Deputy mayor dilemma

They voted twice, via secret ballot, but the result was the same.

In a rare evening session Oct. 9, Region of Queens Municipality (RQM) council was deadlocked on who should become our next deputy mayor. Four votes were cast in favour of Milton councillor Jack Fancy and four votes were cast in favour of Liverpool councillor Heather Kelly.

With no resolution in sight after two rounds of balloting, the matter was deferred to the next meeting of council on Oct. 23.

While a deputy mayor does not have many day-to-day responsibilities, he or she does play an important role in the local governance structure. First and foremost, the next RQM deputy mayor will assume leadership in cases where Mayor David Dagley is absent or otherwise unable to fulfill his duties. The deputy mayor will also be entrusted with certain financial and legal signing authorities on behalf of council.

Having a deputy mayor is not optional. Quite the contrary, all Nova Scotia municipalities are required to have one under the Municipal Government Act.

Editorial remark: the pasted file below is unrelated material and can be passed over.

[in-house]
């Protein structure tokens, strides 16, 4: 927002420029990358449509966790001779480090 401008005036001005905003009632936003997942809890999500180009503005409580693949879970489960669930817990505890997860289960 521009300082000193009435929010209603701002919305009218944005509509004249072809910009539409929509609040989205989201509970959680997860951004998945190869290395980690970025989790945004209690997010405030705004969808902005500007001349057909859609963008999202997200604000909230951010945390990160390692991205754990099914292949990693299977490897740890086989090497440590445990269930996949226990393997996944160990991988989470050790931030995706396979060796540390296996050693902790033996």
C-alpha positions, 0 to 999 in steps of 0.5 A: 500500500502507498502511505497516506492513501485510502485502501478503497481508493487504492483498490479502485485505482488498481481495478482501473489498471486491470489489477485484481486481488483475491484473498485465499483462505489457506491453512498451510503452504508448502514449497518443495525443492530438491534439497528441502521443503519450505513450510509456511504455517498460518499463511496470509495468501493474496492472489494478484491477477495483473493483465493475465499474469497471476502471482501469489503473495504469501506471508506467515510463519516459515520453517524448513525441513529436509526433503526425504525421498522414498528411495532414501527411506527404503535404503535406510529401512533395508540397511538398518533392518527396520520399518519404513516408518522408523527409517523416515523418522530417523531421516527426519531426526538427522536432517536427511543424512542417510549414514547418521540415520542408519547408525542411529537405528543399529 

In Queens, the deputy mayor serves for a two-year term. Elected to the position by council Nov. 8, 2016, councillor Susan MacLeod’s tenure is coming to an end in a few weeks. So who should replace her, Fancy or Kelly?

Based on what I’ve seen from my perch in council chambers, they are both steadfast representatives for their electoral districts. And, much to my liking, neither of them is afraid to ask tough questions or cast dissenting votes.

It could be argued that Fancy, with more experience on council, is a better and more logical choice for deputy mayor. But the argument could also be made that Kelly, a possible mayoral candidate in 2020, would benefit more from serving in the role.

I won’t try to predict the outcome of this one, nor will I offer an endorsement of one candidate over the other.

I’m happy to sit back and watch with interest, knowing we’ll be well-served by either person.